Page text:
Pol3He Analyzer Git HowTo

From HallCWiki
Revision as of 17:19, 12 November 2020 by Brads (Talk | contribs) (Created page with "== == Create your account on the ANL GitLab server == We will be hosting our main repositories on the ANL GitLab server. This works a lot like GitHub. # Go to this link: h...")

(diff) ← Older revision | Latest revision (diff) | Newer revision → (diff)
Jump to: navigation, search

==

Create your account on the ANL GitLab server

We will be hosting our main repositories on the ANL GitLab server. This works a lot like GitHub.

  1. Go to this link: https://eicweb.phy.anl.gov/jlab/hallc/exp/polhe3/hallc_replay
  2. Sign-in/Register using the button on the upper-right.

Create a 'Fork' of our main hallc_replay repository

You will only do this once. This will become your primary remote repository and backup for your personal work.

Its nickname in your local repo should be origin

  1. Go to this link: https://eicweb.phy.anl.gov/jlab/hallc/exp/polhe3/hallc_replay
    • Ensure you are logged in!
  2. Click on the 'Fork' button on the upper-right and a copy of the main repo will be created under your GitLab account.

Pull down a copy of your repo that you can work in

You can do this on multiple machines if you like. Just remember to git push work up to your remote repo so you can stay backed-up and synchronized in your other working repositories.

In general, you should be working on the JLab Farm with code in our group directory.

  1. Follow the Exercise 1 of the PolHe3 Analysis Tutorial.
However, make a clone of your personal repo instead of the 'upstream' repo.
  1. Make an 'upstream' nickname in your working repo that you can use to reference the repo

General Software Development Outline

NOTE: There are many ways to work with git. Watch the videos and/or read the GIT How-tos. In general, it is good form to use git checkout -b my-new-feature and develop outside of your local 'master' branch. The idea there is to make sure that 'master' is always in a 'known good' working state.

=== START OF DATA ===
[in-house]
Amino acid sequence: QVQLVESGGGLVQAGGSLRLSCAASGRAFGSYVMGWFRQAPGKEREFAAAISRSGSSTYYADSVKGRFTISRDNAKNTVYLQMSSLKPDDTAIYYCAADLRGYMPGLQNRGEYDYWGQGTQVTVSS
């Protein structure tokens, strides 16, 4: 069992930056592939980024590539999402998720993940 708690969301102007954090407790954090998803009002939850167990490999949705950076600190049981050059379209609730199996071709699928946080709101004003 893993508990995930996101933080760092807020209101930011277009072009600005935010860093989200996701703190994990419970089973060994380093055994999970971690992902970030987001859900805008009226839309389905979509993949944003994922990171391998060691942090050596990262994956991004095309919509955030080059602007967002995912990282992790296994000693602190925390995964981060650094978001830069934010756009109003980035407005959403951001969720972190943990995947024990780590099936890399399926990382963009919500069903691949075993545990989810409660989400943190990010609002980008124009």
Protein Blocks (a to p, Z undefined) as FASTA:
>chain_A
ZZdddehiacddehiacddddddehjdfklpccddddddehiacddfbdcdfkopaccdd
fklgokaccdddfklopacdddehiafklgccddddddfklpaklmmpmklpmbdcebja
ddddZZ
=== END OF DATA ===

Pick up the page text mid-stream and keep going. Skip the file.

However, the instructions below assume you are doing your local development in 'master'. That is OK if you're getting started with all this.

  1. Hack on your code in your local repo
    git add -p
    git commit -v
    NOTE: Do you best to document your changes in the git commit. This can help a lot later on.
  2. Periodically push your changes to your personal repo at ANL. This is important! It is a backup, and helps document your progress for others.
    git push ...
  3. Pull down and merge changes from 'upstream' periodically. Don't forget to do this! You want to stay current with the main repo.
    git fetch --all
    Merge changes from 'upstream' into your local working repository. I'm assuming that is 'master' below.
    git checkout master
    The next bit takes an extra step that will help avoid potentially messing up your working 'master' by merging into a test branch first. That is optional. You can merge 'upstream/master' directly into your local 'master' by just running git pull and skipping the rest.
    git checkout -b test-upstream-merge
    git merge upstream/master
  4. Check and if it looks good, merge that test branch it into your local working 'master' branch
    git checkout master
    git merge test-merge-whatever
    git branch --delete test-upstream-merge


More information